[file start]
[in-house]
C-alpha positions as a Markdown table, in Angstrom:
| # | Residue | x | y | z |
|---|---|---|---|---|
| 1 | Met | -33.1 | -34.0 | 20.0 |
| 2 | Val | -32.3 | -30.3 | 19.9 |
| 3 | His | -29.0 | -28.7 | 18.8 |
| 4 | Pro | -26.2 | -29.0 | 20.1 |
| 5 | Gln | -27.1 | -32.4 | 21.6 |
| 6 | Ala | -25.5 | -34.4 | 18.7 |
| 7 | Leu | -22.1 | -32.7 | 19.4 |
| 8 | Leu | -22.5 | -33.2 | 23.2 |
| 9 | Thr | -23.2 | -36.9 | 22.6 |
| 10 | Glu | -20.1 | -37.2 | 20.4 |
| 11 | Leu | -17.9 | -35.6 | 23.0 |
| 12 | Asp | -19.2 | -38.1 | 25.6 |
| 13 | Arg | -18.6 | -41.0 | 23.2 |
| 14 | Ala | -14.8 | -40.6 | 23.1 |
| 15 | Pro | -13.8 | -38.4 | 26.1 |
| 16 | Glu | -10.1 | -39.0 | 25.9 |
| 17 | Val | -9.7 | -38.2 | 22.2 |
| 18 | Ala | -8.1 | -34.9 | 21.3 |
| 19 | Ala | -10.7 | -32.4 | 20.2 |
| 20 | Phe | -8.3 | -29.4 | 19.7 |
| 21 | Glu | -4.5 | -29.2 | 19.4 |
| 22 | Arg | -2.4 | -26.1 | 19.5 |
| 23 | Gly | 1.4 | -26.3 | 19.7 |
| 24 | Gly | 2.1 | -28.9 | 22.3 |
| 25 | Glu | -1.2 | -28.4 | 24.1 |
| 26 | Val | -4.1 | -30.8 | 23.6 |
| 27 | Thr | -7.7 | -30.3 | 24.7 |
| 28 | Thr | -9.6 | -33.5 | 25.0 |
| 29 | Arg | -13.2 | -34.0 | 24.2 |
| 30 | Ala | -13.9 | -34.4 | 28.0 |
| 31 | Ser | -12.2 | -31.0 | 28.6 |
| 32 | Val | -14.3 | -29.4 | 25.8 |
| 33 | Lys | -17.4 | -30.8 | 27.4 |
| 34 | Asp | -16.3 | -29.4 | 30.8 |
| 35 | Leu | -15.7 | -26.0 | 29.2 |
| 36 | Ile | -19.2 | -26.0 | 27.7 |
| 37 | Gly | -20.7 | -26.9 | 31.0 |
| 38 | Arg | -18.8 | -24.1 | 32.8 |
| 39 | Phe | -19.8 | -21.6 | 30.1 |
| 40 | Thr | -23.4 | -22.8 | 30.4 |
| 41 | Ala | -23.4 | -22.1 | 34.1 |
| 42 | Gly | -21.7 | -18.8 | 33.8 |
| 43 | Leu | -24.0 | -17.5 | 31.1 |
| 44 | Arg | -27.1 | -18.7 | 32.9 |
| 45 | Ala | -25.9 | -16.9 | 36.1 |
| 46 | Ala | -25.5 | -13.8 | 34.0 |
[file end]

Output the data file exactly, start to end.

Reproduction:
[in-house]
C-alpha positions as a Markdown table, in Angstrom:
| # | Residue | x | y | z |
|---|---|---|---|---|
| 1 | Met | -33.1 | -34.0 | 20.0 |
| 2 | Val | -32.3 | -30.3 | 19.9 |
| 3 | His | -29.0 | -28.7 | 18.8 |
| 4 | Pro | -26.2 | -29.0 | 20.1 |
| 5 | Gln | -27.1 | -32.4 | 21.6 |
| 6 | Ala | -25.5 | -34.4 | 18.7 |
| 7 | Leu | -22.1 | -32.7 | 19.4 |
| 8 | Leu | -22.5 | -33.2 | 23.2 |
| 9 | Thr | -23.2 | -36.9 | 22.6 |
| 10 | Glu | -20.1 | -37.2 | 20.4 |
| 11 | Leu | -17.9 | -35.6 | 23.0 |
| 12 | Asp | -19.2 | -38.1 | 25.6 |
| 13 | Arg | -18.6 | -41.0 | 23.2 |
| 14 | Ala | -14.8 | -40.6 | 23.1 |
| 15 | Pro | -13.8 | -38.4 | 26.1 |
| 16 | Glu | -10.1 | -39.0 | 25.9 |
| 17 | Val | -9.7 | -38.2 | 22.2 |
| 18 | Ala | -8.1 | -34.9 | 21.3 |
| 19 | Ala | -10.7 | -32.4 | 20.2 |
| 20 | Phe | -8.3 | -29.4 | 19.7 |
| 21 | Glu | -4.5 | -29.2 | 19.4 |
| 22 | Arg | -2.4 | -26.1 | 19.5 |
| 23 | Gly | 1.4 | -26.3 | 19.7 |
| 24 | Gly | 2.1 | -28.9 | 22.3 |
| 25 | Glu | -1.2 | -28.4 | 24.1 |
| 26 | Val | -4.1 | -30.8 | 23.6 |
| 27 | Thr | -7.7 | -30.3 | 24.7 |
| 28 | Thr | -9.6 | -33.5 | 25.0 |
| 29 | Arg | -13.2 | -34.0 | 24.2 |
| 30 | Ala | -13.9 | -34.4 | 28.0 |
| 31 | Ser | -12.2 | -31.0 | 28.6 |
| 32 | Val | -14.3 | -29.4 | 25.8 |
| 33 | Lys | -17.4 | -30.8 | 27.4 |
| 34 | Asp | -16.3 | -29.4 | 30.8 |
| 35 | Leu | -15.7 | -26.0 | 29.2 |
| 36 | Ile | -19.2 | -26.0 | 27.7 |
| 37 | Gly | -20.7 | -26.9 | 31.0 |
| 38 | Arg | -18.8 | -24.1 | 32.8 |
| 39 | Phe | -19.8 | -21.6 | 30.1 |
| 40 | Thr | -23.4 | -22.8 | 30.4 |
| 41 | Ala | -23.4 | -22.1 | 34.1 |
| 42 | Gly | -21.7 | -18.8 | 33.8 |
| 43 | Leu | -24.0 | -17.5 | 31.1 |
| 44 | Arg | -27.1 | -18.7 | 32.9 |
| 45 | Ala | -25.9 | -16.9 | 36.1 |
| 46 | Ala | -25.5 | -13.8 | 34.0 |